• alterity;
  • cultural psychology;
  • healing;
  • ipseity;
  • Maya;
  • medical anthropology;
  • self/other concepts;
  • sympathy;
  • wellness-seeker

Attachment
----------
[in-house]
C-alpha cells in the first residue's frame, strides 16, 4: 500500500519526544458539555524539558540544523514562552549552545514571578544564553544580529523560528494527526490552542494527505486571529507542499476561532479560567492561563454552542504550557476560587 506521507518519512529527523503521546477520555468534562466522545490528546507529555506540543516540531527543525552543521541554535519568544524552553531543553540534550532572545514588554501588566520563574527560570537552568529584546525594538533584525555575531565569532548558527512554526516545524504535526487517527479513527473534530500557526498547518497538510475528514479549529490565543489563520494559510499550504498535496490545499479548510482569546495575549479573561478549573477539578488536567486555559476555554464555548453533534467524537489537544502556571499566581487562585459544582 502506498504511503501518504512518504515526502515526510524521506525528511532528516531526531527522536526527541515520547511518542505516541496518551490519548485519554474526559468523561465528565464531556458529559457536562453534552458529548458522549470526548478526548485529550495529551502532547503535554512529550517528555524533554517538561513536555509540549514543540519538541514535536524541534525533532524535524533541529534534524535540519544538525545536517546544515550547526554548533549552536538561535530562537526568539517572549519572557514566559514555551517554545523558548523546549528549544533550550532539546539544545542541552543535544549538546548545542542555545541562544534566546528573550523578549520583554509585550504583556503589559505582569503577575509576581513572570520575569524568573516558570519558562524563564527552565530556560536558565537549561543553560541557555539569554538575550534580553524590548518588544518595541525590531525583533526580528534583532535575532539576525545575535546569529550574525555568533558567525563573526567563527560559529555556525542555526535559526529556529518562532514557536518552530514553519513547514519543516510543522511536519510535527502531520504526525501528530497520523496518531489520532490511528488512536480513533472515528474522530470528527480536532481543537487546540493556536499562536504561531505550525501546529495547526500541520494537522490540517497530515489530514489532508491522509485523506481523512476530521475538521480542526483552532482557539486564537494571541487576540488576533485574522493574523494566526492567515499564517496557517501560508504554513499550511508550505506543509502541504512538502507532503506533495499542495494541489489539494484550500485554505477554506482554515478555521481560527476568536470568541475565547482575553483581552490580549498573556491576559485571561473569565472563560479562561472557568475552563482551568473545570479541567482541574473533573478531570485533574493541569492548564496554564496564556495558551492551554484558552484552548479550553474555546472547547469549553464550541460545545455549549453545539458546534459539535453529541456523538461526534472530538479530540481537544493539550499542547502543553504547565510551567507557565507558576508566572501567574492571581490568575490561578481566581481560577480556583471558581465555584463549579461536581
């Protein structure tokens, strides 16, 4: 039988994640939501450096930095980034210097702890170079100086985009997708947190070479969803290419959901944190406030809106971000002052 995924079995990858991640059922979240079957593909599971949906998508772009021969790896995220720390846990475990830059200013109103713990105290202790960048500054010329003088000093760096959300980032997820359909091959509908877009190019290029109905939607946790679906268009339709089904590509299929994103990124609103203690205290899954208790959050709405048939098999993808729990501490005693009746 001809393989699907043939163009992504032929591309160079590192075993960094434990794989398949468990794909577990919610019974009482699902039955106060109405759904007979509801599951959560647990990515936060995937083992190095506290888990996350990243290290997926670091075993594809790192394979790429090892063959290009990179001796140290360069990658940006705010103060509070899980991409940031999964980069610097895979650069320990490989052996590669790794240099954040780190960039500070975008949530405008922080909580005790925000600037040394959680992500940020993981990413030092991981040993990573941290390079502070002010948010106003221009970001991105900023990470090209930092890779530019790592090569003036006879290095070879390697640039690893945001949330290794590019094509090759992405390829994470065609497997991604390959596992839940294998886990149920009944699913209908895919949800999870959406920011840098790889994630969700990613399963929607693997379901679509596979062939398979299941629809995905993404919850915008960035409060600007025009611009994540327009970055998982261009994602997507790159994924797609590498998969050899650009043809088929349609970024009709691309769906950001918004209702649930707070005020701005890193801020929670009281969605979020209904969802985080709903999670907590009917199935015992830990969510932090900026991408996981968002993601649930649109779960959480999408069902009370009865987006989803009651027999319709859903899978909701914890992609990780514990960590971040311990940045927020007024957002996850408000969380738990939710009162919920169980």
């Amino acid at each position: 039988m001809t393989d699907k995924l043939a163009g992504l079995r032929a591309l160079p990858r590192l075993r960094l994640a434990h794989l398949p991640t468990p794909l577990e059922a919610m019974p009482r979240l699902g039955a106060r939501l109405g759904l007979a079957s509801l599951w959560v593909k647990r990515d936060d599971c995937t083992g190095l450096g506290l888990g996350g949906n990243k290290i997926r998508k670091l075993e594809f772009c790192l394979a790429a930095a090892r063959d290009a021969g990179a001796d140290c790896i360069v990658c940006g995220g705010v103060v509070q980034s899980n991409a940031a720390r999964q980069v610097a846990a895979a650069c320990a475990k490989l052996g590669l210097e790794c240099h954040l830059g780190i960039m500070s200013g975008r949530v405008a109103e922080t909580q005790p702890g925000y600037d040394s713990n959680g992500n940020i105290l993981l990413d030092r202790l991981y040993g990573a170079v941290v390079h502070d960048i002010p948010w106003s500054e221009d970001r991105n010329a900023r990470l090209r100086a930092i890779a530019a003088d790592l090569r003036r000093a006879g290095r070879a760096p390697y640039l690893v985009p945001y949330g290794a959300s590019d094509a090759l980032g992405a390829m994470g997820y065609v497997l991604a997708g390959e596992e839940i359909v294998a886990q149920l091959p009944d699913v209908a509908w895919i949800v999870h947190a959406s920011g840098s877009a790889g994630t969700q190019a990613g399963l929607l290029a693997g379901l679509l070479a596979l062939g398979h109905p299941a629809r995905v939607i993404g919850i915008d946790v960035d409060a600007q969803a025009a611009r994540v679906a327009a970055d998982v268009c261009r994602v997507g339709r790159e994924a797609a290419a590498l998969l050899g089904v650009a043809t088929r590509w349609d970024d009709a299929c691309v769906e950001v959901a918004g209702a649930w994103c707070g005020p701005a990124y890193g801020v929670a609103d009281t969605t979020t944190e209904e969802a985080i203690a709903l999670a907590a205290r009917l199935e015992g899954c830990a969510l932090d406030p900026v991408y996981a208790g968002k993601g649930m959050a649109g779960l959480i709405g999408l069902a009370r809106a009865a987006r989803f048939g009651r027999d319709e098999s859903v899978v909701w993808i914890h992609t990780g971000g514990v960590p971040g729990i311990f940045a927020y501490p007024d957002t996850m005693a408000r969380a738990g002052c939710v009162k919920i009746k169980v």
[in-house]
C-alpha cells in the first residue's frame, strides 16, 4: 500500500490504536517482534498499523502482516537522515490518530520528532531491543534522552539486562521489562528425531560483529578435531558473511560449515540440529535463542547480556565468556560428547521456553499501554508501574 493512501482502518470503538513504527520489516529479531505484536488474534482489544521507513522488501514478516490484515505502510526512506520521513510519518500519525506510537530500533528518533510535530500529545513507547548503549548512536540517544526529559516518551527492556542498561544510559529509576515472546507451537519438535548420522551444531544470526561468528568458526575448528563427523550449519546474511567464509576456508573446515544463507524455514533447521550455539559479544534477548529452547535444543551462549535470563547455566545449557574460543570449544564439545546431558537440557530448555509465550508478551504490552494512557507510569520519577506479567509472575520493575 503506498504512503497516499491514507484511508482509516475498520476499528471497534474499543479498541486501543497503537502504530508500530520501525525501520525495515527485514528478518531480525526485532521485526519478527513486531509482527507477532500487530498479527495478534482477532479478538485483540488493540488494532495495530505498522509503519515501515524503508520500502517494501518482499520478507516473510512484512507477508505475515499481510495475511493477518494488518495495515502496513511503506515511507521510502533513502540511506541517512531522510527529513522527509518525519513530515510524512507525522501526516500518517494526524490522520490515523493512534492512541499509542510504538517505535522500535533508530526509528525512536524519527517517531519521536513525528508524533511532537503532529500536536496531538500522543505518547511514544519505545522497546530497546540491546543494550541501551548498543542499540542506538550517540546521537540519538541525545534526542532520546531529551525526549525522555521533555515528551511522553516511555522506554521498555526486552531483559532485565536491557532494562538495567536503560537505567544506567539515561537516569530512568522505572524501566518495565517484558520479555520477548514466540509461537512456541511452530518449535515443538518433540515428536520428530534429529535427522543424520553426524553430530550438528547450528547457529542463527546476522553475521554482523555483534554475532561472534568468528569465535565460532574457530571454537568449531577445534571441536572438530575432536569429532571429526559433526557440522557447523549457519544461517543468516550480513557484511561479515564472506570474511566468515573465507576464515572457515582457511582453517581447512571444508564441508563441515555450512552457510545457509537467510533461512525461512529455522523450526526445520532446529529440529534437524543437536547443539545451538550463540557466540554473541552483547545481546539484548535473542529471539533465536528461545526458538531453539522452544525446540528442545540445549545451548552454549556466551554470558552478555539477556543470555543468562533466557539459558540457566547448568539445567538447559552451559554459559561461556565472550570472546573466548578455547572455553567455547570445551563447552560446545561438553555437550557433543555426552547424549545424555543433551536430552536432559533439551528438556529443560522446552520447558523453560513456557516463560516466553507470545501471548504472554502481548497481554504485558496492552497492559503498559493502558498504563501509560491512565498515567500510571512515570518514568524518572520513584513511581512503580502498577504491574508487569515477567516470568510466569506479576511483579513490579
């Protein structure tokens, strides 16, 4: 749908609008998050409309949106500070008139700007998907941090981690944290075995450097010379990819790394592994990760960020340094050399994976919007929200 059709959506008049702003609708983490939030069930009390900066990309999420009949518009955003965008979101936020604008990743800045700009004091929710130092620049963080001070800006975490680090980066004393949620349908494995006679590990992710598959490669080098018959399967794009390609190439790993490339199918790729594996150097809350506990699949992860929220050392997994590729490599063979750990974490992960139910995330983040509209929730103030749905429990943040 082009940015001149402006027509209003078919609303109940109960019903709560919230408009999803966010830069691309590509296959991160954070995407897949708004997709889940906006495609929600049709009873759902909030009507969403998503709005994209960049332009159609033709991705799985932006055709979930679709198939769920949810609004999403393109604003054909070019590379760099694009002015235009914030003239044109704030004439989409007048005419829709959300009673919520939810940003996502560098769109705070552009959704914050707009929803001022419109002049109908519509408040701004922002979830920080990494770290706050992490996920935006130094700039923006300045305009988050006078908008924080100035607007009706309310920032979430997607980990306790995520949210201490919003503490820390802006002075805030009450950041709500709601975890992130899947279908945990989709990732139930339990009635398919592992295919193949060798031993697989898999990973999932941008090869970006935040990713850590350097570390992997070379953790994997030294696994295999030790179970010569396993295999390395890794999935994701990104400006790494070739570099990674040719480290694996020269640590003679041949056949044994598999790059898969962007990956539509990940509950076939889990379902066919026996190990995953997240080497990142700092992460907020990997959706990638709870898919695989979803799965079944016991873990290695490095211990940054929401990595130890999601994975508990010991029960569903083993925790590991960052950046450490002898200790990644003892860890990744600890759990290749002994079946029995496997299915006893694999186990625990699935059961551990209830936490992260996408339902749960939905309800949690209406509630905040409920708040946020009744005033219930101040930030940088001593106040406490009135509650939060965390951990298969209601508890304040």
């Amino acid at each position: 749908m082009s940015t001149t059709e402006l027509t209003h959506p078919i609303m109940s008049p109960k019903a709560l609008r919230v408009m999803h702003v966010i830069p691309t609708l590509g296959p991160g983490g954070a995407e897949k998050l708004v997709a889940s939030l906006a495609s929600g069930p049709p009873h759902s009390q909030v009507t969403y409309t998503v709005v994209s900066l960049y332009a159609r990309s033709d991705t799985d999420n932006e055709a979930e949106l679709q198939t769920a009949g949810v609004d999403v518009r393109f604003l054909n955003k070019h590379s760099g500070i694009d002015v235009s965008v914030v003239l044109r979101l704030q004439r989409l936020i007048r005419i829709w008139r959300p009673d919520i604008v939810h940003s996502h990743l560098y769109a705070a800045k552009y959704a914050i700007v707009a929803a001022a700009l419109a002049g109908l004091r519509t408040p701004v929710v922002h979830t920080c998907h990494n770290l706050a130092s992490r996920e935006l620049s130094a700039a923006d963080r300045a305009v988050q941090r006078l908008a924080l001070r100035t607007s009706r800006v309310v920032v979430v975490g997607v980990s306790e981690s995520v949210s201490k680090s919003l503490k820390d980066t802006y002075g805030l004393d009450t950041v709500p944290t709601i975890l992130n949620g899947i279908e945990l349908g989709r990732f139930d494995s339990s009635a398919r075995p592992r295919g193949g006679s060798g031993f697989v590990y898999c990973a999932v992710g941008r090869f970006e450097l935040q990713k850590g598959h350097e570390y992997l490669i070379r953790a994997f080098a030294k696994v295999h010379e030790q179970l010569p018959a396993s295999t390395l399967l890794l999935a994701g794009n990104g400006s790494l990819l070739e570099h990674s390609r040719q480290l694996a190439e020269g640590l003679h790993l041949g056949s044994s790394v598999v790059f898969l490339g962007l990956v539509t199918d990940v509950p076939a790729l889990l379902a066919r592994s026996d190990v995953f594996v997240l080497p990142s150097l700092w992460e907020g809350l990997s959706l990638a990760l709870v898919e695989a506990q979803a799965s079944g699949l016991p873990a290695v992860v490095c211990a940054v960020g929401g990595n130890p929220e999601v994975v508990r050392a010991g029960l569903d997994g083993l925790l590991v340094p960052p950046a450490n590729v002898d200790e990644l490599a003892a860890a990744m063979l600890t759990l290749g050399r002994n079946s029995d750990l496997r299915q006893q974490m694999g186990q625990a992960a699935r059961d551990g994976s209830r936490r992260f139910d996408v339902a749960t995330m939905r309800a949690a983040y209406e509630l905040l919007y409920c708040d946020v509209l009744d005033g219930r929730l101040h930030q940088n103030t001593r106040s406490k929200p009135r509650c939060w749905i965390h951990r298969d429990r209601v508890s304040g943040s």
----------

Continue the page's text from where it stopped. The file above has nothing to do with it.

Taking K'iche’ Maya therapeutic consultations in Guatemala as its focus, this essay explores some astonishing indigenous accounts of “healing-at-a-distance” and “pain passing” between healers and wellness-seekers. Rather than exoticizing or dismissing such reports, we attempt to understand what it means to conceive of the bodily boundaries of healers and wellness-seekers (self and other) as sympathetically defiable and transgressable in healing. Within the moral space of K'iche’ healing, when one cares to feel, if one dares to feel with another or others, the experiential space between healer and wellness-seeker is transformed as the alterity (otherness) of what is felt and who feels becomes (through a sympathy in ipseity) but one thing. I argue that Maya therapeutic healing may be seen as a tri-unity, involving a movement from an enfolded illness experience (alterity) to an unfolding sickness experience (ipseity), passing through empathy until participants together arrive at sympathy (community) to experience healing.